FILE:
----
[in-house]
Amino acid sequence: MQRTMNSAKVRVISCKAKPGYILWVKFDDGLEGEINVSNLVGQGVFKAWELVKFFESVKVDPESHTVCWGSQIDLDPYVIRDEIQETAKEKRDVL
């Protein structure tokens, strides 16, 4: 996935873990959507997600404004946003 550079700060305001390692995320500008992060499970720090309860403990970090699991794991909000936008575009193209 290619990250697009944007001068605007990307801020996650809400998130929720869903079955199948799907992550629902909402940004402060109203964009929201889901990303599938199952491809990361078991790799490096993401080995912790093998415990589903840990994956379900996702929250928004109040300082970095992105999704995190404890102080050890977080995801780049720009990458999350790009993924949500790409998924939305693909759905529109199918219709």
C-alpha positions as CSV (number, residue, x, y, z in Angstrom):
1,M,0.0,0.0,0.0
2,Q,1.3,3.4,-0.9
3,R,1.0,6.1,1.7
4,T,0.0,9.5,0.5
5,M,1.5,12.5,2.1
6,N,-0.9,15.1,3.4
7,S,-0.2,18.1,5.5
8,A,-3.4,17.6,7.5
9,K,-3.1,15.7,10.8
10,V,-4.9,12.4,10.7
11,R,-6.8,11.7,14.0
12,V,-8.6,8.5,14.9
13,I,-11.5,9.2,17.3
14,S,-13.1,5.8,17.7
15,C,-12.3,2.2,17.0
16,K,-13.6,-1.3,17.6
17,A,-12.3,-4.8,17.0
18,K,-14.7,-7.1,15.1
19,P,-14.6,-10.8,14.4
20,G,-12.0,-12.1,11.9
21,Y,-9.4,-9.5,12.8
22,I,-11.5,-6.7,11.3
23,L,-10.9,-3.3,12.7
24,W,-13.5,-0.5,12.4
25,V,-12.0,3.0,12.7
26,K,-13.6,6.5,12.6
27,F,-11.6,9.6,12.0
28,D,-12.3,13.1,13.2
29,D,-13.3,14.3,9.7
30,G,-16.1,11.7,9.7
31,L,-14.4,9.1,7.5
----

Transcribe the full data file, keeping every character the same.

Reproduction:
[in-house]
Amino acid sequence: MQRTMNSAKVRVISCKAKPGYILWVKFDDGLEGEINVSNLVGQGVFKAWELVKFFESVKVDPESHTVCWGSQIDLDPYVIRDEIQETAKEKRDVL
């Protein structure tokens, strides 16, 4: 996935873990959507997600404004946003 550079700060305001390692995320500008992060499970720090309860403990970090699991794991909000936008575009193209 290619990250697009944007001068605007990307801020996650809400998130929720869903079955199948799907992550629902909402940004402060109203964009929201889901990303599938199952491809990361078991790799490096993401080995912790093998415990589903840990994956379900996702929250928004109040300082970095992105999704995190404890102080050890977080995801780049720009990458999350790009993924949500790409998924939305693909759905529109199918219709």
C-alpha positions as CSV (number, residue, x, y, z in Angstrom):
1,M,0.0,0.0,0.0
2,Q,1.3,3.4,-0.9
3,R,1.0,6.1,1.7
4,T,0.0,9.5,0.5
5,M,1.5,12.5,2.1
6,N,-0.9,15.1,3.4
7,S,-0.2,18.1,5.5
8,A,-3.4,17.6,7.5
9,K,-3.1,15.7,10.8
10,V,-4.9,12.4,10.7
11,R,-6.8,11.7,14.0
12,V,-8.6,8.5,14.9
13,I,-11.5,9.2,17.3
14,S,-13.1,5.8,17.7
15,C,-12.3,2.2,17.0
16,K,-13.6,-1.3,17.6
17,A,-12.3,-4.8,17.0
18,K,-14.7,-7.1,15.1
19,P,-14.6,-10.8,14.4
20,G,-12.0,-12.1,11.9
21,Y,-9.4,-9.5,12.8
22,I,-11.5,-6.7,11.3
23,L,-10.9,-3.3,12.7
24,W,-13.5,-0.5,12.4
25,V,-12.0,3.0,12.7
26,K,-13.6,6.5,12.6
27,F,-11.6,9.6,12.0
28,D,-12.3,13.1,13.2
29,D,-13.3,14.3,9.7
30,G,-16.1,11.7,9.7
31,L,-14.4,9.1,7.5